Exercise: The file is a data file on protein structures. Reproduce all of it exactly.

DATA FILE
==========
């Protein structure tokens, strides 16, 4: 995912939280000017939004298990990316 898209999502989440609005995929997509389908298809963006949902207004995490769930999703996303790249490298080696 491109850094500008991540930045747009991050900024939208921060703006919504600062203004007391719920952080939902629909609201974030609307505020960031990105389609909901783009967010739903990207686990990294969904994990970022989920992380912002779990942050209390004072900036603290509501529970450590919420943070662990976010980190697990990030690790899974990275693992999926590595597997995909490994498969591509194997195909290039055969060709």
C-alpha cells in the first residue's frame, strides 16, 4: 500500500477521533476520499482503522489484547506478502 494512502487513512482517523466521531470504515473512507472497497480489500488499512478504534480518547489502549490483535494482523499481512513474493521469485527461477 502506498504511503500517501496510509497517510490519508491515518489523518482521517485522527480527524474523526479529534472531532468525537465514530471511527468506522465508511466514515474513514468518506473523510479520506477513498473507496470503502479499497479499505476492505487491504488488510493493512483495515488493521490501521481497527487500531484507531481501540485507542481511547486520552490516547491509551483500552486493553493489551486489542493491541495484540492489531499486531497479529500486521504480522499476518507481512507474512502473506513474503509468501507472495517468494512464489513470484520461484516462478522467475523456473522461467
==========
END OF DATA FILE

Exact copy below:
């Protein structure tokens, strides 16, 4: 995912939280000017939004298990990316 898209999502989440609005995929997509389908298809963006949902207004995490769930999703996303790249490298080696 491109850094500008991540930045747009991050900024939208921060703006919504600062203004007391719920952080939902629909609201974030609307505020960031990105389609909901783009967010739903990207686990990294969904994990970022989920992380912002779990942050209390004072900036603290509501529970450590919420943070662990976010980190697990990030690790899974990275693992999926590595597997995909490994498969591509194997195909290039055969060709």
C-alpha cells in the first residue's frame, strides 16, 4: 500500500477521533476520499482503522489484547506478502 494512502487513512482517523466521531470504515473512507472497497480489500488499512478504534480518547489502549490483535494482523499481512513474493521469485527461477 502506498504511503500517501496510509497517510490519508491515518489523518482521517485522527480527524474523526479529534472531532468525537465514530471511527468506522465508511466514515474513514468518506473523510479520506477513498473507496470503502479499497479499505476492505487491504488488510493493512483495515488493521490501521481497527487500531484507531481501540485507542481511547486520552490516547491509551483500552486493553493489551486489542493491541495484540492489531499486531497479529500486521504480522499476518507481512507474512502473506513474503509468501507472495517468494512464489513470484520461484516462478522467475523456473522461467